16. I remember when I read it, I rewrote the end the way I wanted it. I don't remember the actual ending, but mine made me happy. The fact that I did that, means I didn't like it, but thought the rest of the book rocked.
    I was a strange kid. Then I grew up.

  17. It's been so long since I read it, I don't remember the end. But your excellent critique makes me want to go back and take a look again!!

    Keep the story going. Yes. Story is KING!! I do remember that Twain did this SO well!!!

  18. I enjoyed Huck as a child. Your post is making me eager to re-read it.

    Keep the story going. That is extremely important.

  19. Great analysis! I've often thought about going back and reading those books (and others from HS days.) Huck Finn or Tom Sawyer might be a good place to start! Thanks for the idea!

  20. Madeleine, that happens with me too. In fact, tend to give up before I start, because I know that I will forget to pay attention. This post was the result of me going all the way through and thinking: How the devil did he do it?! ;-)

    Laura, me too! I think To Kill a Mockingbird was what started me off on this new trend... :-)

    Friday, I think I would if I were you. Tom Sawyer was completely different between when I read it first and now. No doubt, you will find Huck Finn to be a world of differences. :-)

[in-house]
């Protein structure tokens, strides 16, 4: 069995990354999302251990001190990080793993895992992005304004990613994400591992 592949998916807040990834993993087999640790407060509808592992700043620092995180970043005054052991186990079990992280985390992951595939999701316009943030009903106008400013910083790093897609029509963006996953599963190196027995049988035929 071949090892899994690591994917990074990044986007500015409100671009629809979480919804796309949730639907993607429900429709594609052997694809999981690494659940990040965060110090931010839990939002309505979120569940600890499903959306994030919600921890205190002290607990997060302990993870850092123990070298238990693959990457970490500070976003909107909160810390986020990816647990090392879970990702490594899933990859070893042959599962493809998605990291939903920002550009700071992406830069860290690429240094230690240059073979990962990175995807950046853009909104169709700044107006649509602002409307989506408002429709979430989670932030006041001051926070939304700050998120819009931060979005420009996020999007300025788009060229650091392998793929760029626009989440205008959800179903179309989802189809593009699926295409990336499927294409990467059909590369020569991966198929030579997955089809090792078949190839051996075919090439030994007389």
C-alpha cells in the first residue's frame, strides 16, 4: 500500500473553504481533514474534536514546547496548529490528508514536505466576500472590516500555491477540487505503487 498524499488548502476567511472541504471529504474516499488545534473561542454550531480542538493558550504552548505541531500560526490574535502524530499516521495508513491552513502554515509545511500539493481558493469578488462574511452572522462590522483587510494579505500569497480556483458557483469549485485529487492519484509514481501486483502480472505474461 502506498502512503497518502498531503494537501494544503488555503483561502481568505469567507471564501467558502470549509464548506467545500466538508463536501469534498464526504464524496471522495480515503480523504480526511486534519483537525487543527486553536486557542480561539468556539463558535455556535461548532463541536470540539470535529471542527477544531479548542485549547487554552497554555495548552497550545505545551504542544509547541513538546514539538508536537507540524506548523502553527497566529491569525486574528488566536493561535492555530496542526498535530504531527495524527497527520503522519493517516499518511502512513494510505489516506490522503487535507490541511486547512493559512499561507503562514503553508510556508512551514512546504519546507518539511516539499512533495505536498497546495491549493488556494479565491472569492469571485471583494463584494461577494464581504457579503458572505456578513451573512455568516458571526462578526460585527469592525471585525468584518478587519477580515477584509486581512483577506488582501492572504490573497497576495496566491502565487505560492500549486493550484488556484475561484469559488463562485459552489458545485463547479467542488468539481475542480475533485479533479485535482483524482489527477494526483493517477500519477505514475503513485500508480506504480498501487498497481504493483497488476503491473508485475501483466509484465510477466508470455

If you do, Bish, let me know what you think. :-)

    Oh Lesley, they do! I'm on Oliver Twist now. So much to learn. :-)

    I agree with you, Hart, that's why I think that the story was about his choice between his right and society's right. I loved that aspect to it. But I think there's a reason why you forgot the end...

    Patti, he was brilliant at it. In fact, I feel safe to say that he was one of the masters.

    I loved it too, Danyelle. I'm going to start with the rest of The Once and Future King after Oliver Twist, The Great Gatsby and Anna Kerenina. :-D Can't wait.

    Thanks Michael! I think that Huck Finn will remain timeless. I hope to Heaven it does. :-)

    Barbara, I would love to read Quo Vadis!

    Allison, I also go back to the genres I left. In fact, I already have a murder mystery waiting for me set in imperialist Russia. Myster+Period Drama = Epic Win. ^_^